Saturday, February 11
A Lesson for Us All
Bring flowers in last month's newspapers.
Let be be finale of seem.
The only emperor is the emperor of ice-cream.
- Wallace Stevens, “The Emperor of Ice Cream”
He’d begun the year with a lively Twitter feed, where he provided commentary during one of his practice sessions -- a session where he looked as happy as a teenager on spring break. Then he was at the Australian Open, eating ice cream and talking about how he enjoyed his treats. There he was again, singing songs with his rivals. And though he hadn’t played a tournament in six months, at the age of 35 he won the Australian Open, along the way winning three five-setters.
The subject, of course, is Roger Federer. Much has and will continue to be written about this grand run to an 18th major singles title. Many recreational players were naturally inspired by Federer’s brilliant tennis – perhaps most of all, this time, by the crackling backhands he struck during his final win over Rafael Nadal.
But perhaps the biggest lesson is less about a backhand and more about the ice cream. For so long, Federer has been tennis’ supreme downstream man. With his racquet, he rarely appears to be fighting the ball, his strokes flowing in a way that has inspired rapture from more fans than anyone in tennis history. Fair enough – and not easy. Watch the Federer practice session and you will see that his elegance is also the result of exceptional and longstanding diligence.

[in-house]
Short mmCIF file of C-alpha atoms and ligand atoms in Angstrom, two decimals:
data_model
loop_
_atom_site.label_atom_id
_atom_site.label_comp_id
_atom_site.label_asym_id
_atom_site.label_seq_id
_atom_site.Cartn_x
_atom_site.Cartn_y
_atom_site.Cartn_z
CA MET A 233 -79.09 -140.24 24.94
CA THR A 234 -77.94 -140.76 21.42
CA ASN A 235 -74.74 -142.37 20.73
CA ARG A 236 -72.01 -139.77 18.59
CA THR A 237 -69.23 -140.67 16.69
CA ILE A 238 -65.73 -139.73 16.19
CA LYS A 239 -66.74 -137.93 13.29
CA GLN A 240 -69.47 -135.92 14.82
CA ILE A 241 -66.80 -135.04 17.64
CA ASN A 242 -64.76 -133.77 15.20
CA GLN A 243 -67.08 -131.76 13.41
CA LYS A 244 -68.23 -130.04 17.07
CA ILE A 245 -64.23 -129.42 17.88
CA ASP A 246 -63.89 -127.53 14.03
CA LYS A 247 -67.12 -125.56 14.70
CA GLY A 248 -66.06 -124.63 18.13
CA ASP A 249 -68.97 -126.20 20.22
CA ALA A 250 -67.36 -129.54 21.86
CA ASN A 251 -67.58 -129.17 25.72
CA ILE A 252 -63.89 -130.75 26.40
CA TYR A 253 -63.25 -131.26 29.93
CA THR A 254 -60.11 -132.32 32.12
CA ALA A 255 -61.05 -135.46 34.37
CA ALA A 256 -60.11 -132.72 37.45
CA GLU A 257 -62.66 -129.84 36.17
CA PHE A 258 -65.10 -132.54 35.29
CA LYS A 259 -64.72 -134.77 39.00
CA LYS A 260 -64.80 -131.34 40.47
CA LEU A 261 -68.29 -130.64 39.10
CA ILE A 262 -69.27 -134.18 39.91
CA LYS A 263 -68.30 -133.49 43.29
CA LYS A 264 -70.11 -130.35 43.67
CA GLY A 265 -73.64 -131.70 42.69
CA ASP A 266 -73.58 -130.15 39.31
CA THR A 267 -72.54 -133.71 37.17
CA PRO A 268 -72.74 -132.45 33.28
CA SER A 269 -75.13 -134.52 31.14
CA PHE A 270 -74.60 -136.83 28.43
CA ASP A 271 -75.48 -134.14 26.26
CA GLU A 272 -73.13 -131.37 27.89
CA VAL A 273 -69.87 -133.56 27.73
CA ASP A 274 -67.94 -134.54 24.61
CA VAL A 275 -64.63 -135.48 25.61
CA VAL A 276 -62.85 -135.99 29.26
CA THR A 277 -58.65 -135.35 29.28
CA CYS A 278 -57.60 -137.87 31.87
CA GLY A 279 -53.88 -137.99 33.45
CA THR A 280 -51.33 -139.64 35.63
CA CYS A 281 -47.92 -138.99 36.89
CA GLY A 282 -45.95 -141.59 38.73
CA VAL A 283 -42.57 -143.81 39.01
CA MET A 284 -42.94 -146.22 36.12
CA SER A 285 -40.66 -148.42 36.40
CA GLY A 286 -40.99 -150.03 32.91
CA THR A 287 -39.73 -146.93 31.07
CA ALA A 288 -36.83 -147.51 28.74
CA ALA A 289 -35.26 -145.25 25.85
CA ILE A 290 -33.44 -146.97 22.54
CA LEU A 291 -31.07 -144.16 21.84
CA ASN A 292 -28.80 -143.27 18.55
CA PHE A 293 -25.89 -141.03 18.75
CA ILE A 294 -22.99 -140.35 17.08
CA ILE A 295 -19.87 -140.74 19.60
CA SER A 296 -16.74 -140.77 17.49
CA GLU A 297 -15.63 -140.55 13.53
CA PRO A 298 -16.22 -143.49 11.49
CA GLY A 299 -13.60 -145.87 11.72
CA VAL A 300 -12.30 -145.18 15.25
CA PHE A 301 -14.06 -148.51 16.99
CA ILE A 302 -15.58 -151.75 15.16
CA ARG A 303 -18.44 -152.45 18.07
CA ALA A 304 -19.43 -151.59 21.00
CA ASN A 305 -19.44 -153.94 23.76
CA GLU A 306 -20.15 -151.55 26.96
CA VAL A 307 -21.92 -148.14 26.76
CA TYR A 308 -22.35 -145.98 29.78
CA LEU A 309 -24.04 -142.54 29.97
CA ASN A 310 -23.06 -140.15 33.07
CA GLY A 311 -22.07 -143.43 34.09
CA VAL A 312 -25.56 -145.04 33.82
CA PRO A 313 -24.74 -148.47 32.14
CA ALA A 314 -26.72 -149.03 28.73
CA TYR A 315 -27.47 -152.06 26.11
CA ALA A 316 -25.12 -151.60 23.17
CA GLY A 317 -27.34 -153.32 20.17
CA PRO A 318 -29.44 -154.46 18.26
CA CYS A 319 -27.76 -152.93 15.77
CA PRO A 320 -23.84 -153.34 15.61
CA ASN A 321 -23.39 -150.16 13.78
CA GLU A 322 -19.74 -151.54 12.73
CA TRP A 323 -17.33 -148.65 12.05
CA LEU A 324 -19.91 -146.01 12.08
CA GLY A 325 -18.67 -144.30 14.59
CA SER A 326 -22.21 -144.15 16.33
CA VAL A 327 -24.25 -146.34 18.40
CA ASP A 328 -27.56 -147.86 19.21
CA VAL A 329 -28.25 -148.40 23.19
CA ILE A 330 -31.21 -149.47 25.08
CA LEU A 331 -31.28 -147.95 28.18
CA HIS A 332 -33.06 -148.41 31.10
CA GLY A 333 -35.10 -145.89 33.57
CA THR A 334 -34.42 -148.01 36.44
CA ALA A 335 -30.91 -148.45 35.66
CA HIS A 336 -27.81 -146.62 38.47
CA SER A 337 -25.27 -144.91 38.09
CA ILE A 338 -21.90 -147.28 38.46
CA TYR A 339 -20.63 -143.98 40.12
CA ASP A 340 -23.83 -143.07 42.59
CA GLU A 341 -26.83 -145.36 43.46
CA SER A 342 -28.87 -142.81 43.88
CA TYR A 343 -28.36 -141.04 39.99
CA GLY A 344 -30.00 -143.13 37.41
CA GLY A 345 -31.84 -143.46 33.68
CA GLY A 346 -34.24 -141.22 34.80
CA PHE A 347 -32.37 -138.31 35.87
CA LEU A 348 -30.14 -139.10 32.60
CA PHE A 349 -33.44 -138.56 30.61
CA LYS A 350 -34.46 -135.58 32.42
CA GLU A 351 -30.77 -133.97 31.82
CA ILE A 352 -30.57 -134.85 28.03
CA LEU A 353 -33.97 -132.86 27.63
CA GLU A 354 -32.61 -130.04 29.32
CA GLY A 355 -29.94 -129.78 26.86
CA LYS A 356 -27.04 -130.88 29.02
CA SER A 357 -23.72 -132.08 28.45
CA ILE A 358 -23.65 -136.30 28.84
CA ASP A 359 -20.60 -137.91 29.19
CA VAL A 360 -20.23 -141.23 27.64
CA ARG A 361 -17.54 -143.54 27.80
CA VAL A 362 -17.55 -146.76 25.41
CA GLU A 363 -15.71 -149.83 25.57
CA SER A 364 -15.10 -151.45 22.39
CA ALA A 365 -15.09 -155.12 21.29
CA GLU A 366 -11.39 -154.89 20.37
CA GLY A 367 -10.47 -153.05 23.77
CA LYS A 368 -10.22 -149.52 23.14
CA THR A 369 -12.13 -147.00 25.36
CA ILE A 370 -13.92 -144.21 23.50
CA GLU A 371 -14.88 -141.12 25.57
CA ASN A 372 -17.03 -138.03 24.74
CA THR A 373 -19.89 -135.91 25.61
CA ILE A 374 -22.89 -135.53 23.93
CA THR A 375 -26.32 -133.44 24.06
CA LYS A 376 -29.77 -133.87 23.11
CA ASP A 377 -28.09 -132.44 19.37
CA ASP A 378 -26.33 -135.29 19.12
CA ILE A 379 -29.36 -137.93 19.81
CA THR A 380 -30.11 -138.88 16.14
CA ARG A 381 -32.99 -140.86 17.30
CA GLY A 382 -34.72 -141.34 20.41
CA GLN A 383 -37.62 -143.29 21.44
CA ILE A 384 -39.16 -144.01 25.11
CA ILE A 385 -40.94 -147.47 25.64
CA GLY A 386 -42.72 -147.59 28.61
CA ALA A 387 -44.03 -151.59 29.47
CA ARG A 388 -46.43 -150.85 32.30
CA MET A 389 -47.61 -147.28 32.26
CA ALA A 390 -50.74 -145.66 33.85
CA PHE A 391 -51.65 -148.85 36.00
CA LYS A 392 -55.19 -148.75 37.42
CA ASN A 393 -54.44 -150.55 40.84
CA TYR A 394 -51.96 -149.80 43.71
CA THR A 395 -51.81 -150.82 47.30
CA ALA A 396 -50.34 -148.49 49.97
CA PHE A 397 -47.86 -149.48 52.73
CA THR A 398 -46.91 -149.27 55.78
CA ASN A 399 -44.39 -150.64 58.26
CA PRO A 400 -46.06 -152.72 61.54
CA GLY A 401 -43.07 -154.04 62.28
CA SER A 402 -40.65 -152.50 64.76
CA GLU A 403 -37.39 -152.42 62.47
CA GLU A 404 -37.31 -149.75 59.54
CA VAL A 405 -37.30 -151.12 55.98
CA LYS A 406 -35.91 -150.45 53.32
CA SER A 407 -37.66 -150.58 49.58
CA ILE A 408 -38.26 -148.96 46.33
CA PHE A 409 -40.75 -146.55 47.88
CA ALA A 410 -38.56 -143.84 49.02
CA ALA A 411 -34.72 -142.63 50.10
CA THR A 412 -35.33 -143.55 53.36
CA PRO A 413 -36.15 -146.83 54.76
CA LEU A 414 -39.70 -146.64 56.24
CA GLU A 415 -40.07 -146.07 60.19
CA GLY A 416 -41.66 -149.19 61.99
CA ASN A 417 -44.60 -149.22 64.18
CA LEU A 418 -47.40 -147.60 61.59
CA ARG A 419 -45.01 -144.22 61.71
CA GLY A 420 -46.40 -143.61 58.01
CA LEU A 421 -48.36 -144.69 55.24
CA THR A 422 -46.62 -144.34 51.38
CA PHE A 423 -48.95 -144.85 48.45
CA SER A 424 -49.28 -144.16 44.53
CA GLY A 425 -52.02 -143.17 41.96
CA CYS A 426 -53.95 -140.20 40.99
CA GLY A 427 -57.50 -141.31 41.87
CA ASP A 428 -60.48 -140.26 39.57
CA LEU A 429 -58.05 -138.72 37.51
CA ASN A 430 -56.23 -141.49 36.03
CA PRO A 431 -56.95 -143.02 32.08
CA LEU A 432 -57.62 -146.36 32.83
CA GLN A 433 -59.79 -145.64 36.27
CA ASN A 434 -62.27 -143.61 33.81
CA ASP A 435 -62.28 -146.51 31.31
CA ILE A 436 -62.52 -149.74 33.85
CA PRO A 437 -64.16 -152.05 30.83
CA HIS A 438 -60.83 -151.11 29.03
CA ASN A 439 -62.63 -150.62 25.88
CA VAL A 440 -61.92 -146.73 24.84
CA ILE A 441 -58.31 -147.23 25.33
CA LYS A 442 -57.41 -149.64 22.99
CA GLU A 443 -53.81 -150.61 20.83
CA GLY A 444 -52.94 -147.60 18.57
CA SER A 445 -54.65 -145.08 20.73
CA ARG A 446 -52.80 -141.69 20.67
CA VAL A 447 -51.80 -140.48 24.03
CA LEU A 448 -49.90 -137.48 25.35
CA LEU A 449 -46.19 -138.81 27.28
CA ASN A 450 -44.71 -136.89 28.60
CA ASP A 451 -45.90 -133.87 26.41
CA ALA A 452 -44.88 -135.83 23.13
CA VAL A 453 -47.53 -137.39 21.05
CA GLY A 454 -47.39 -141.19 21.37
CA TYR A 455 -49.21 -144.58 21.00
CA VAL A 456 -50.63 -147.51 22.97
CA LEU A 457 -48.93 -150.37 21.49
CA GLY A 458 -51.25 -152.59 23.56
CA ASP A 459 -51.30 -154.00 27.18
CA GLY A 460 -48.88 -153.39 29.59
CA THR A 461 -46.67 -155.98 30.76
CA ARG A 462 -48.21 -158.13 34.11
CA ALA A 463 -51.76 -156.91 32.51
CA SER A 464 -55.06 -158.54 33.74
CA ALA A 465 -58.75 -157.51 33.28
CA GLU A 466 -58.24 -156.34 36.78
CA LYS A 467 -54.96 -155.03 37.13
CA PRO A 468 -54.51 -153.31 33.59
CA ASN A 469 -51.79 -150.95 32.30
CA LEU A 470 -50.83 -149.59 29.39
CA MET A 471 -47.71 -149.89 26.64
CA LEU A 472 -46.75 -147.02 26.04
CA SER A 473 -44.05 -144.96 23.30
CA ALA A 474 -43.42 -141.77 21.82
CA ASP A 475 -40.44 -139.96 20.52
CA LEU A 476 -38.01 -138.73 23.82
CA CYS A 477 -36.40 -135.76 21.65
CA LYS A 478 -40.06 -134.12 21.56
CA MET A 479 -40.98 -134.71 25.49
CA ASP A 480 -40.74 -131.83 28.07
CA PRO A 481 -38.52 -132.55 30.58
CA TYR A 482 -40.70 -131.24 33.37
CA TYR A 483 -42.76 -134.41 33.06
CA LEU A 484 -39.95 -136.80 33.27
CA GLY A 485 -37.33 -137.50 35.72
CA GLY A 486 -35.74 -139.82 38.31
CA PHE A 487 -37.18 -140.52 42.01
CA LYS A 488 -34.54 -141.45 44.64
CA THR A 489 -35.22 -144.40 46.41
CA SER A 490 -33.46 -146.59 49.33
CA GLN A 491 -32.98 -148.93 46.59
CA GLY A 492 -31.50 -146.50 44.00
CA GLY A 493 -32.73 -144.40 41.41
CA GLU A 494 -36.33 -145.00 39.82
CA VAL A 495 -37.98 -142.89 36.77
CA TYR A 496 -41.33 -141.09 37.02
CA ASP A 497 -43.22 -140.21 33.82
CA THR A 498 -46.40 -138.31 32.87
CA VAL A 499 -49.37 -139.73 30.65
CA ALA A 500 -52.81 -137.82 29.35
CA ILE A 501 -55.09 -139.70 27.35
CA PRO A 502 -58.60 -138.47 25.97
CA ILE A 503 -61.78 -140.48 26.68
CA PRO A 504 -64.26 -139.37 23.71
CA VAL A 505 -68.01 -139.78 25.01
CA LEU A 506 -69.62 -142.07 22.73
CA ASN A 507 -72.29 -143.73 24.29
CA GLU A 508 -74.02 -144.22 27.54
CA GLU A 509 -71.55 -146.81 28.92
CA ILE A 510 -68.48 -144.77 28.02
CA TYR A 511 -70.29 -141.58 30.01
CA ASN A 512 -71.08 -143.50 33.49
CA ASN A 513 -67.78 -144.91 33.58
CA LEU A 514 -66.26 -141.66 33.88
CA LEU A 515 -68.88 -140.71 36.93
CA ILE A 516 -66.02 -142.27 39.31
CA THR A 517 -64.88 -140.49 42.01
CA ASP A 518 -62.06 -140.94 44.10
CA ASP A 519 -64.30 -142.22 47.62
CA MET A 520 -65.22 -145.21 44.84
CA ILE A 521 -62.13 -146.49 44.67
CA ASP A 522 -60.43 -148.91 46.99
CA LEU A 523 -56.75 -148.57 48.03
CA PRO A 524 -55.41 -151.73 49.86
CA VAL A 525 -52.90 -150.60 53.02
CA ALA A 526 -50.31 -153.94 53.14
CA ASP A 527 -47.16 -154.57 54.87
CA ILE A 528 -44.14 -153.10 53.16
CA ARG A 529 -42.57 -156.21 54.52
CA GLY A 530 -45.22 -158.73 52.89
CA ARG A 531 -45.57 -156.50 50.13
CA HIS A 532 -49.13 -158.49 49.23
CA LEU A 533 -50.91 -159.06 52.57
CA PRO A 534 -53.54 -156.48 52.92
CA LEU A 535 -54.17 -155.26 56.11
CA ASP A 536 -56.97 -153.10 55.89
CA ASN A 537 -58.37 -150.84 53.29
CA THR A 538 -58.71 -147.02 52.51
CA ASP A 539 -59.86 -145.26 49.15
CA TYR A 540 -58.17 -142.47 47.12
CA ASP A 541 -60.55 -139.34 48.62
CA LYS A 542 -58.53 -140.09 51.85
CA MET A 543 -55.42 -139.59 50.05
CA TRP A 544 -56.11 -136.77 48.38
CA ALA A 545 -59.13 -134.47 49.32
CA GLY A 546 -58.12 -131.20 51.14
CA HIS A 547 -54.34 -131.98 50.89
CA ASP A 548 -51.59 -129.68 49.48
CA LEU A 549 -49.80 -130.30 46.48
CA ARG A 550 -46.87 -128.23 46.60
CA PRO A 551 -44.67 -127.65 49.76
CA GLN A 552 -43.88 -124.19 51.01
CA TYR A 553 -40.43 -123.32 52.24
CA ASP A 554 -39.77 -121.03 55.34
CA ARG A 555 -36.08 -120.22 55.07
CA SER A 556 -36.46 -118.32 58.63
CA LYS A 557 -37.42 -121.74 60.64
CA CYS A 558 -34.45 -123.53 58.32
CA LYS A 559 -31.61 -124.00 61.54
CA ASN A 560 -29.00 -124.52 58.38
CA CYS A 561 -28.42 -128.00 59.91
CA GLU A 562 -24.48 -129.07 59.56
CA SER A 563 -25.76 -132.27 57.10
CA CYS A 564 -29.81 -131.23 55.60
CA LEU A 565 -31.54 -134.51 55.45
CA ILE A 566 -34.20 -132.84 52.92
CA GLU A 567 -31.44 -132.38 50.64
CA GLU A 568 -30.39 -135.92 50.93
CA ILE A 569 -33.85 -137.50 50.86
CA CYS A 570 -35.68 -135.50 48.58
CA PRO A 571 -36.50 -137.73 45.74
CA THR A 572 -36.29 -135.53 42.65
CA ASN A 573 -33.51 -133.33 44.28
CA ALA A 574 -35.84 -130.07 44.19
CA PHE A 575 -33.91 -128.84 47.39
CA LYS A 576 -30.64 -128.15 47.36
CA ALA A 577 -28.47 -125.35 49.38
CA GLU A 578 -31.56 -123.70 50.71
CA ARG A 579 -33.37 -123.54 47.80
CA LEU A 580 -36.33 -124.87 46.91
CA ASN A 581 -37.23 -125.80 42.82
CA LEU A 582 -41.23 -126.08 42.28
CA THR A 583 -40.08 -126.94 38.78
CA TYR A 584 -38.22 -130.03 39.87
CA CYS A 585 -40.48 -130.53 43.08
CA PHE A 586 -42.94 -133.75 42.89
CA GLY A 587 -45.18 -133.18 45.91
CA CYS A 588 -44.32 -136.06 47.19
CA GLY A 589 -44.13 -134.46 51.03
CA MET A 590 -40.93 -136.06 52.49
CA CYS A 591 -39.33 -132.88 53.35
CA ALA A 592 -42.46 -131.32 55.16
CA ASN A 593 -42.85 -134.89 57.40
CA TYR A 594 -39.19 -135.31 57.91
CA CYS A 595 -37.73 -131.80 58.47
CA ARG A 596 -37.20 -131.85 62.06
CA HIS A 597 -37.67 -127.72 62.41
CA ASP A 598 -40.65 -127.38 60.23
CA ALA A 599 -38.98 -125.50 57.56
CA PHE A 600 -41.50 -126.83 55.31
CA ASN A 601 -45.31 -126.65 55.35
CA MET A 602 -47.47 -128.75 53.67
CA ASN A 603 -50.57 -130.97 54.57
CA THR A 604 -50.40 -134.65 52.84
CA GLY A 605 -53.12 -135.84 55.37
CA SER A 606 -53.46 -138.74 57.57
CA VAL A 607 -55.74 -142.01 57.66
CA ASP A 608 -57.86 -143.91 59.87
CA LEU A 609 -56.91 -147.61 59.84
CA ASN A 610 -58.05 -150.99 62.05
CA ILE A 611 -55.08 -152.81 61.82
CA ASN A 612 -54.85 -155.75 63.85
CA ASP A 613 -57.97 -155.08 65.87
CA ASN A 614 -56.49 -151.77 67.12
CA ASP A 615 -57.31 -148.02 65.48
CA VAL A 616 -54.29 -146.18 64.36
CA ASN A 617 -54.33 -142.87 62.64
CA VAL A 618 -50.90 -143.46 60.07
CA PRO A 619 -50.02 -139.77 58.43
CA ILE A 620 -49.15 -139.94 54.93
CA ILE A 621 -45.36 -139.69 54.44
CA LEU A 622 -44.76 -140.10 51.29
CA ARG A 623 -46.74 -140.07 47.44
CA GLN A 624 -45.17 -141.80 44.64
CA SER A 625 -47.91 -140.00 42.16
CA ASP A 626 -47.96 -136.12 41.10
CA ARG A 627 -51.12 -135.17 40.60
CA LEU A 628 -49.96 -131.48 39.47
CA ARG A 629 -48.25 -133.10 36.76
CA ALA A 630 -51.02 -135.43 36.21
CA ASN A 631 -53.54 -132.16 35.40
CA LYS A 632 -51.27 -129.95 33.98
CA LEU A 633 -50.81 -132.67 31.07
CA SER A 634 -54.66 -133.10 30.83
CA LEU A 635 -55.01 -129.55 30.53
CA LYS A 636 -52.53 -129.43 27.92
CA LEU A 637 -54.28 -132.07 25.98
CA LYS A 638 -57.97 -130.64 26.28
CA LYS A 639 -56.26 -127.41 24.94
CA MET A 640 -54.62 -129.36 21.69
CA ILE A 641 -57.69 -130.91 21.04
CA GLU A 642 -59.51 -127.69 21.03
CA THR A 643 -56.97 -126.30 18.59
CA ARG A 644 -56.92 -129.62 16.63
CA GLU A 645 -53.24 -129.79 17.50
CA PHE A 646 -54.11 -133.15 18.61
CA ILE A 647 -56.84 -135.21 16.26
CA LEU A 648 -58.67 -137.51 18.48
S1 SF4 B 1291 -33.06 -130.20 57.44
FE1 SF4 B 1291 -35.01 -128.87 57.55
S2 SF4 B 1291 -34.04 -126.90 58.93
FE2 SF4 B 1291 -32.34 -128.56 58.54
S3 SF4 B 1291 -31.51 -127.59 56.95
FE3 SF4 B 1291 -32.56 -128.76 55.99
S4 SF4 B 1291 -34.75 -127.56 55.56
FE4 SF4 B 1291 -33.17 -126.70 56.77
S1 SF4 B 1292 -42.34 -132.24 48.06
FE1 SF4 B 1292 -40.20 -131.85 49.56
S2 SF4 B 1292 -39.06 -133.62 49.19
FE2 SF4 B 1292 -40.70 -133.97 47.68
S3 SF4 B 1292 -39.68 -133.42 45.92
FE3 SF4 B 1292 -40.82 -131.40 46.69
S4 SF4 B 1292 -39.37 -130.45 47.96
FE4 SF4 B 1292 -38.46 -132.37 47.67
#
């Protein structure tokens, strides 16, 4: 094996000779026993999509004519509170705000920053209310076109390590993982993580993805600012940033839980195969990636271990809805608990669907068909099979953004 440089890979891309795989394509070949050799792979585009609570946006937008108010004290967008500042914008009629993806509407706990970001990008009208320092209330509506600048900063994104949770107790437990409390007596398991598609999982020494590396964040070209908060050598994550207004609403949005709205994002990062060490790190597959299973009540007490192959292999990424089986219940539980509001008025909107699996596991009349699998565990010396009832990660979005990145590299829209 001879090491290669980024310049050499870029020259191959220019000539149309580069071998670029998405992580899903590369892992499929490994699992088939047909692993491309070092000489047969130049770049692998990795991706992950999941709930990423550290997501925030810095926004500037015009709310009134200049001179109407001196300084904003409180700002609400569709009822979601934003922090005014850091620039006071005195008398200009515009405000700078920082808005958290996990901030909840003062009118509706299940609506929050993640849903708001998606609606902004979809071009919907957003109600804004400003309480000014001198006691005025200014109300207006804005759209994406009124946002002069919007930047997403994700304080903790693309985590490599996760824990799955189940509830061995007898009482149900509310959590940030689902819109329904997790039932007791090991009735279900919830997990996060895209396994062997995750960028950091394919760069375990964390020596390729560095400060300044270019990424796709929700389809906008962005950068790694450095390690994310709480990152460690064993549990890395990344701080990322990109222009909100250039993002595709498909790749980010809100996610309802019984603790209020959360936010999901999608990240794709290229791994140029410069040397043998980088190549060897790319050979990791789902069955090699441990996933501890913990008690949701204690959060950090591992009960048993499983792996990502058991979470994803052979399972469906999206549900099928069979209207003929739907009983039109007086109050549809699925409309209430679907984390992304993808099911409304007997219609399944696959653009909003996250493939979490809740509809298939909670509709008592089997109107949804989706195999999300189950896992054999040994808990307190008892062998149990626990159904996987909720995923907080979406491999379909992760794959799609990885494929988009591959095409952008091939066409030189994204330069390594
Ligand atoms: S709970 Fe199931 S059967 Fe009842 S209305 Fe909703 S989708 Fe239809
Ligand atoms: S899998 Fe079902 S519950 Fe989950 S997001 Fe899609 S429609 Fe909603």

OK, back to the ice cream. No number one in the last 40 years has been as relaxed at the top as Federer. No number one has so thoroughly enjoyed merely being around the tennis environment. Be it a wait in line for his food, a stroll on to a practice court, interactions with media and sponsors, time with his mates – Federer digs it all.
So here’s the lesson for us civilians: The next time you play tennis, ask yourself, What would Roger do? Take it all in. When you arrive at your local park, club or facility, be grateful for the chance to play. Say hello to those who work there. Greet other members. Savor the moment when you walk on the court. Hold your racquet preciously. Practice freely. Compete with pleasure (well, not so easy). These are all lessons from Federer far easier to master than a sharp crosscourt topspin backhand or a 118 mph serve that hits both lines. Federer most of all reminds us that tennis is not a job we work, but a game we play.